|Authors||Ronnekleiv-Kelly SM, Burkhart RA, Pawlik TM|
|Journal||Surg Oncol Volume: 25 Issue: 3 Pages: 190-9|
|Publish Date||2016 Sep|
Metastatic disease ultimately occurs in approximately 50-70% of patients presenting with colorectal cancer. In patients with advanced disease, there is significant variability in individual patient outcomes. To improve understanding of tumor behavior, markers such as KRAS and BRAF mutation status are increasingly utilized. Additionally, newer surrogates of tumor biology, such as telomerase activity and the prevalence of circulating tumor cells and circulating tumor DNA, have generated increasing interest due to clinical potential. While the extent to which these newer markers can predict outcome and guide therapy is yet to be determined, KRAS mutation status is currently used to guide systemic therapy in selected patients. Furthermore, advances in our understanding of various tumorigenic pathways (such as the mitogen activated protein kinase pathway) have enabled newer targeted agents, including BRAF inhibitors. Interestingly, although inhibition of BRAF in patients has not translated into improved outcomes, characterization of BRAF mutations led to an association with microsatellite instability. A unique histologic characteristic of certain tumors in patients with microsatellite instability is the infiltration by lymphocytes at the tumor-stromal interface. This feature highlights the biology of the tumor in its microenvironment and underlies the efficacy of the programmed-death inhibitor, pembrolizumab, in patients with microsatellite unstable metastatic colorectal cancer. With an increasing number of prognostic markers and therapeutic options in metastatic colorectal cancer, the multidisciplinary approach becomes critical for appropriate treatment decisions.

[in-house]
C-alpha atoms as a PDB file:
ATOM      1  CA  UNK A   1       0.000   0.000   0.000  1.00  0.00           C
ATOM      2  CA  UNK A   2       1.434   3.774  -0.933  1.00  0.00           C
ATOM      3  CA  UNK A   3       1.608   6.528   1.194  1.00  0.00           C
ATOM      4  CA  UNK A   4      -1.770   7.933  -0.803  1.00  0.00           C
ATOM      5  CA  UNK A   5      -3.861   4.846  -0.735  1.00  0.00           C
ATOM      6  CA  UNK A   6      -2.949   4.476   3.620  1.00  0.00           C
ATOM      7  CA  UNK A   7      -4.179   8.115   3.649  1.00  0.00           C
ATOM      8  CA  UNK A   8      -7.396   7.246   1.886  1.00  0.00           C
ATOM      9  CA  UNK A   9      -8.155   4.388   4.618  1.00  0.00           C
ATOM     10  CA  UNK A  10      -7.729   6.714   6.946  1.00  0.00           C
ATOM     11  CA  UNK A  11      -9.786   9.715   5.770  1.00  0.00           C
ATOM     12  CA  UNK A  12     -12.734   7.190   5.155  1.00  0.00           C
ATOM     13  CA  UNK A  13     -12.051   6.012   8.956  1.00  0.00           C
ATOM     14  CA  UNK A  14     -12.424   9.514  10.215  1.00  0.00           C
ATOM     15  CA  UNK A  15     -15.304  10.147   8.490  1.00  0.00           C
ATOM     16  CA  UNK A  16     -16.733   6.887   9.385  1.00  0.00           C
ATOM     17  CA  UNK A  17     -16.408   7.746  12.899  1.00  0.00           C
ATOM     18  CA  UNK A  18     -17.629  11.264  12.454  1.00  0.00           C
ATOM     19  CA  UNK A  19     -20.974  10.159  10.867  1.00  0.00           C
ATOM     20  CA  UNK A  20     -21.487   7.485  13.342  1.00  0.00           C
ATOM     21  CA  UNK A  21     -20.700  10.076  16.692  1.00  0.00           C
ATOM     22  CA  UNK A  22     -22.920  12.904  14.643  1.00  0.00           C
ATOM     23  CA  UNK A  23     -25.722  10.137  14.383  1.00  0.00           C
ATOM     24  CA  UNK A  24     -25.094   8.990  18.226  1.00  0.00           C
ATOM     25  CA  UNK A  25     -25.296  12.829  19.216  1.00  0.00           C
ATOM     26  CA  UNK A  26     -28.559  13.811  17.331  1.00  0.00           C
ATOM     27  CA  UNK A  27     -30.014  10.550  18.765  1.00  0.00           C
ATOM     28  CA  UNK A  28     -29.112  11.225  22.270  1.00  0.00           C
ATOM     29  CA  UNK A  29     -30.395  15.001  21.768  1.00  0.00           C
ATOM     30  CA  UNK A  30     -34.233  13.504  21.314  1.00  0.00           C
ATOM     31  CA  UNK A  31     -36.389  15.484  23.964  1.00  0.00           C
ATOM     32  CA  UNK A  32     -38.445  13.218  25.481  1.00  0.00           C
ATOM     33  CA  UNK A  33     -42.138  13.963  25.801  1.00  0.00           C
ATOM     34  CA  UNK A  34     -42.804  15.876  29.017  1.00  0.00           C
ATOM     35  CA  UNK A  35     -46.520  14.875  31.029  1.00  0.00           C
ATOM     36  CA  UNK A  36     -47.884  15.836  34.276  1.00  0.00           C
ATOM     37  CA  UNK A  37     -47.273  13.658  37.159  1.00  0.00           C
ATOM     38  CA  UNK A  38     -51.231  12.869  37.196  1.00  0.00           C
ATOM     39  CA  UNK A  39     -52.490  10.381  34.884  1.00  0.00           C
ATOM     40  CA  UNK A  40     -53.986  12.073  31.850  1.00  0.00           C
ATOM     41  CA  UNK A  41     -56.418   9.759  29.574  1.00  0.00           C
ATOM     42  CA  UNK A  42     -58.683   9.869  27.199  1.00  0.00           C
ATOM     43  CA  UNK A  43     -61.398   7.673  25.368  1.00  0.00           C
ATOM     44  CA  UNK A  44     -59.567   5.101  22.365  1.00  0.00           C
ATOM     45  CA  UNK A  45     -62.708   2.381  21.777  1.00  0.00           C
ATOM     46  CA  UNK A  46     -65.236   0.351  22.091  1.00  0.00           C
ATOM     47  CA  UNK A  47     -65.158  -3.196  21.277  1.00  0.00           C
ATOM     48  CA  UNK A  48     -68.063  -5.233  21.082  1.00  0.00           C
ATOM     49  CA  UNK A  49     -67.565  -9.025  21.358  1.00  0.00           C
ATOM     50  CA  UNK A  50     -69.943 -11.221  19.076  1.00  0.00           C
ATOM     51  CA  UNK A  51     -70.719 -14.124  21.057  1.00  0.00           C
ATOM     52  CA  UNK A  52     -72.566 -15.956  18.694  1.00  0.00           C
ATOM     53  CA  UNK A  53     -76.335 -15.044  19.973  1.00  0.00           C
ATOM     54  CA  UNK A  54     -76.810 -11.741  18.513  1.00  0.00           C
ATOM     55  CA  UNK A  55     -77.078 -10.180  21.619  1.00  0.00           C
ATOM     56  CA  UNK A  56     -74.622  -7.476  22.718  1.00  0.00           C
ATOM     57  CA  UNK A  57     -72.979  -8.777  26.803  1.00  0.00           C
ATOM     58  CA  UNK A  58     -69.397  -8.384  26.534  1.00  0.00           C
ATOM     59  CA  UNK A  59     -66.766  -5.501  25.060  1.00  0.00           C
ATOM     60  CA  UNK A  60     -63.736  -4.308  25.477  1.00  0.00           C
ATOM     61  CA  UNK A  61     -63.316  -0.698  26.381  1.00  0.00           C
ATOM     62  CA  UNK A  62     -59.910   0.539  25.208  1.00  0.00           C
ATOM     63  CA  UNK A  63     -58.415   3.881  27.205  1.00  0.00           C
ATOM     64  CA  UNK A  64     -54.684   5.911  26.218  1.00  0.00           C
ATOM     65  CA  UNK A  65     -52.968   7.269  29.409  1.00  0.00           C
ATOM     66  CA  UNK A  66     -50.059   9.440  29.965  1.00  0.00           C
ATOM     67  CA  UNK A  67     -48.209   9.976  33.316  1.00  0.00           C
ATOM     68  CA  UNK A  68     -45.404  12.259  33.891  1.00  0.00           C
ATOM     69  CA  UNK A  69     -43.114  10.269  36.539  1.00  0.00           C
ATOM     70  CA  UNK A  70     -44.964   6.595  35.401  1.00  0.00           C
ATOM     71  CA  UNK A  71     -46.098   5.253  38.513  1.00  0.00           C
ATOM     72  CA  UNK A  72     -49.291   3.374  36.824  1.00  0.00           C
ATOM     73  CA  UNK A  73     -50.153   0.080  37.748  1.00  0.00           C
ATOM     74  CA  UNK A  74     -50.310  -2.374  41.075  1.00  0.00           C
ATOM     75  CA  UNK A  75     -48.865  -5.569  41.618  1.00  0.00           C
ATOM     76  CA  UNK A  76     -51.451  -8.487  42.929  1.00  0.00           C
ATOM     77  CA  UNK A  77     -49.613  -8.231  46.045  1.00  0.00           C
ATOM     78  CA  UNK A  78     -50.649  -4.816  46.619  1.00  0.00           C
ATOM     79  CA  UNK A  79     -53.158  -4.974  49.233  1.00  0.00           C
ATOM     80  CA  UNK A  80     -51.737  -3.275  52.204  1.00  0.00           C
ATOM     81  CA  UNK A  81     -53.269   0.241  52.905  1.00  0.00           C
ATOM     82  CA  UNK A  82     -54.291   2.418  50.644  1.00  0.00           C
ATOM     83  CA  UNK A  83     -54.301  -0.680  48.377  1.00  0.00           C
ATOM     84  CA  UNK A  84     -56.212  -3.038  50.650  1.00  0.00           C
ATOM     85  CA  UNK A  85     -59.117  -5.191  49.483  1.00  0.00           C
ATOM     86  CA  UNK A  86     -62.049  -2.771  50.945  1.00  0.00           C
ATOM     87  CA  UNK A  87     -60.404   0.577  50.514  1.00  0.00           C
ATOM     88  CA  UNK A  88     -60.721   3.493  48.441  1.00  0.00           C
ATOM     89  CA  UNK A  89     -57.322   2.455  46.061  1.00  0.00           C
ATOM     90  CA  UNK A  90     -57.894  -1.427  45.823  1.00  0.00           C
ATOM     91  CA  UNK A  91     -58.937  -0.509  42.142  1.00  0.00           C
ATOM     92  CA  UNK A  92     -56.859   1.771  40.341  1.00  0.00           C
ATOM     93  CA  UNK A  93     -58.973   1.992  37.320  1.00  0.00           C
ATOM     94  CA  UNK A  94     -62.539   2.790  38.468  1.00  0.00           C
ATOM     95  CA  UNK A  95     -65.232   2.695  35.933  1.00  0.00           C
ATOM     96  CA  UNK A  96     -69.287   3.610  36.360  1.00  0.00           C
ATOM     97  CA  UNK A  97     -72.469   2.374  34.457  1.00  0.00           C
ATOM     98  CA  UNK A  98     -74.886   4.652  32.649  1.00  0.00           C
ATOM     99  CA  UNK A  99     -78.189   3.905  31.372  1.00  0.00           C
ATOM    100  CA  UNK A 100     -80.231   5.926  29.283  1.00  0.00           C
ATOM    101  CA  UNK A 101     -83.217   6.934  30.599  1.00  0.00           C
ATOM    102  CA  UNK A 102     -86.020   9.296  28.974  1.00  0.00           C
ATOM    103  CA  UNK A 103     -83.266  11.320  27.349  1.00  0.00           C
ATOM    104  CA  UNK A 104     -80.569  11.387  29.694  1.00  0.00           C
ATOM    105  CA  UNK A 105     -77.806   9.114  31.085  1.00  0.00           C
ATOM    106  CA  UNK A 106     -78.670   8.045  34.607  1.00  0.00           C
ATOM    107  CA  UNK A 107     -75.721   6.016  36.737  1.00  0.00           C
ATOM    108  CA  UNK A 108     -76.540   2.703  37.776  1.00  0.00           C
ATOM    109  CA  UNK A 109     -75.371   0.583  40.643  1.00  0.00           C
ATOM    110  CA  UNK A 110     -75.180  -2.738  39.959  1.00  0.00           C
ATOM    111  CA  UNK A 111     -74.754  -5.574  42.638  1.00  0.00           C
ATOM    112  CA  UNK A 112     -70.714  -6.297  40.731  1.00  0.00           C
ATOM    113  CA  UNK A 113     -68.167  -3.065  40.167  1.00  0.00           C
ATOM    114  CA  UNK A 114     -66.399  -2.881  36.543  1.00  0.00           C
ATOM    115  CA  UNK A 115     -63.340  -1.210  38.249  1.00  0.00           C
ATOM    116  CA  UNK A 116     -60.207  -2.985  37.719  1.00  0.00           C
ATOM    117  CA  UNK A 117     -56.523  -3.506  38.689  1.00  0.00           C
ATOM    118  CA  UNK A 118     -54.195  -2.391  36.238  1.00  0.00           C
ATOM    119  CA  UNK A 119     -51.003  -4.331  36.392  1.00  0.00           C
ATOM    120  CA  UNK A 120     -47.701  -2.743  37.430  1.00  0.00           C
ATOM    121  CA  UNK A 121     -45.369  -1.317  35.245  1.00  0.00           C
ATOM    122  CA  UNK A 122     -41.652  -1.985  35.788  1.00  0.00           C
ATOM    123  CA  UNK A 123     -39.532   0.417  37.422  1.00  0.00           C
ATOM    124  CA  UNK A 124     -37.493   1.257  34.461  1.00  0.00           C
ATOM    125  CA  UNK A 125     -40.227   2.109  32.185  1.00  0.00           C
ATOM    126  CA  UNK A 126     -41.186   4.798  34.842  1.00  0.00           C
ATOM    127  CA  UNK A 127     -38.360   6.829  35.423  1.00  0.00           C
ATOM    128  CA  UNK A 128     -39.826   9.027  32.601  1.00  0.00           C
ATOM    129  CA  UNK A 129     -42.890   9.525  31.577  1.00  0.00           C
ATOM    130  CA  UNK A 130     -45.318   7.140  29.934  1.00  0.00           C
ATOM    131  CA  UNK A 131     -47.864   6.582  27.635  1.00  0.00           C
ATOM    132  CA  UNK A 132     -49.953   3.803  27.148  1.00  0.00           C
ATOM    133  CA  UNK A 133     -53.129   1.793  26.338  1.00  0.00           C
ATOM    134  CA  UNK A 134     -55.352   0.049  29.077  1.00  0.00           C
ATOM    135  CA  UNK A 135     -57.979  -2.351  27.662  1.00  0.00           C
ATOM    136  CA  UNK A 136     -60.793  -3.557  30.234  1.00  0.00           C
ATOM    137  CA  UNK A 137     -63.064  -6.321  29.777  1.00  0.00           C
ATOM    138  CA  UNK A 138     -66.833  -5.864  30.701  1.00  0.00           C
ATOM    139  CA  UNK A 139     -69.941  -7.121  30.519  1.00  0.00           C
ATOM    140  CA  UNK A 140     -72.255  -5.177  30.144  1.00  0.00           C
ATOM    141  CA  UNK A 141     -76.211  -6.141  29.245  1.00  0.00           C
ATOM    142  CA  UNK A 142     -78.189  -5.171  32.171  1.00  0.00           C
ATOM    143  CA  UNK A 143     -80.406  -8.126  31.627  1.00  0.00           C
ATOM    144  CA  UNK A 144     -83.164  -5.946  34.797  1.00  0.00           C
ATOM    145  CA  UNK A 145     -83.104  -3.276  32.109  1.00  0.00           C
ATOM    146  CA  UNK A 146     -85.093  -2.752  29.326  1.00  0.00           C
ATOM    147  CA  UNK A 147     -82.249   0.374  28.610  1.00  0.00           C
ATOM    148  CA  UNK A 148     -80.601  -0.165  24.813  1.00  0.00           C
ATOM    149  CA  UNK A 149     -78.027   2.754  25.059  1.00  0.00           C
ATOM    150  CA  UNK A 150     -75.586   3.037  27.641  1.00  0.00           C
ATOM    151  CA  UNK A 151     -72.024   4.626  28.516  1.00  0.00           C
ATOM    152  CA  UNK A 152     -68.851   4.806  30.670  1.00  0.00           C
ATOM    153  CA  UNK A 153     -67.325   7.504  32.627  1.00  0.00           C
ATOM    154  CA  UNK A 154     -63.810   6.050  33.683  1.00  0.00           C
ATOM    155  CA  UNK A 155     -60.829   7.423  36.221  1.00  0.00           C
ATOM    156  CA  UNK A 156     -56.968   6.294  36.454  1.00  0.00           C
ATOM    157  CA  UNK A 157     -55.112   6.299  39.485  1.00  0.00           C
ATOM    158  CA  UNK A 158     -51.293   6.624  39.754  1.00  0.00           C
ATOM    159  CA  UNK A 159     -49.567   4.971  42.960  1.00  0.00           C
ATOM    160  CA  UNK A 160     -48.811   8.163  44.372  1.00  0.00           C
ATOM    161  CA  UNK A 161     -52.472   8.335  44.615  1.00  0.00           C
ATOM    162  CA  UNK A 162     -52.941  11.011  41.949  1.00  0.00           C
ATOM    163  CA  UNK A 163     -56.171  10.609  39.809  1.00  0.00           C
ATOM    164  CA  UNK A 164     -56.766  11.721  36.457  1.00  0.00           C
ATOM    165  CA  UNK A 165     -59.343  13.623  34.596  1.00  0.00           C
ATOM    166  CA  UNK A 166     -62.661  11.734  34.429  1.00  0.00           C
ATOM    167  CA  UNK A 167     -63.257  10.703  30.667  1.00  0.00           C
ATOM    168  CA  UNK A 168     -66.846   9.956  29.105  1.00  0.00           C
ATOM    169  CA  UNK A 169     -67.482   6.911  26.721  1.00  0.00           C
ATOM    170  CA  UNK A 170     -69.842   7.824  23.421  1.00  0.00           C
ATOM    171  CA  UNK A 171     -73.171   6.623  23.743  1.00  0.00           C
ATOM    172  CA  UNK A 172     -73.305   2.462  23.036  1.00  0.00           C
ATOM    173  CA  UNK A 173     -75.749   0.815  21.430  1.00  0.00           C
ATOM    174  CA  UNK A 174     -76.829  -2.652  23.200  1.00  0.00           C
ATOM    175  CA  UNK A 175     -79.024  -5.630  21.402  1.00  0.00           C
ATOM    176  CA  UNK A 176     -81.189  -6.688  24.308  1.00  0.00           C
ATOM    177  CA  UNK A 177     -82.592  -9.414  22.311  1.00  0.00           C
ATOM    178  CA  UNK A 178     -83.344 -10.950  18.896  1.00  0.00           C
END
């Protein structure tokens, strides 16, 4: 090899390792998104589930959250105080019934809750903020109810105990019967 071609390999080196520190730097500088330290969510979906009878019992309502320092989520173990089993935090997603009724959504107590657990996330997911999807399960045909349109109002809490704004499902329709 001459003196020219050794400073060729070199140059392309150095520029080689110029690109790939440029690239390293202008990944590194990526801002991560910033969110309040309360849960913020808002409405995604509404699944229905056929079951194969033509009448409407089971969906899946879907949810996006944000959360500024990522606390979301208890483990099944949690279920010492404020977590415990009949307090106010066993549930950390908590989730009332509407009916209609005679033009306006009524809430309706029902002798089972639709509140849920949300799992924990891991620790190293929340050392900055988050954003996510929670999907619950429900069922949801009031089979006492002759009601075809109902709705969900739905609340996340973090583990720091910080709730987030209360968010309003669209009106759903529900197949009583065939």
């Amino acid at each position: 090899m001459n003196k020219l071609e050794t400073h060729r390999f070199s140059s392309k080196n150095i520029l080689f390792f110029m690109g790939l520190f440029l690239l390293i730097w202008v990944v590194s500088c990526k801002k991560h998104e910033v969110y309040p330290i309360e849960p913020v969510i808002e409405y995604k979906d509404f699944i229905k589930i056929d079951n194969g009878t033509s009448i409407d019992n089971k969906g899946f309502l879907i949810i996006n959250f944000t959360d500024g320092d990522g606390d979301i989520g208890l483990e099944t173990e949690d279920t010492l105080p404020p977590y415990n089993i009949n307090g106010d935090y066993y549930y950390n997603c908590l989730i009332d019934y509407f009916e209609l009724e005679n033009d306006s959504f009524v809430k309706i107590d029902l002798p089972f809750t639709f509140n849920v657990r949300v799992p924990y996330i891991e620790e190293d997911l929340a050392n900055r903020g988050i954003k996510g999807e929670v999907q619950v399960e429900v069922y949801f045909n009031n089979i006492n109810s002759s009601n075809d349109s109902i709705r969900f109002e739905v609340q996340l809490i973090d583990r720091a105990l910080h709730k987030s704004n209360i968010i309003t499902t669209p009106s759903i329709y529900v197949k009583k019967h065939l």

|Full Text||Full text available on PubMed Central|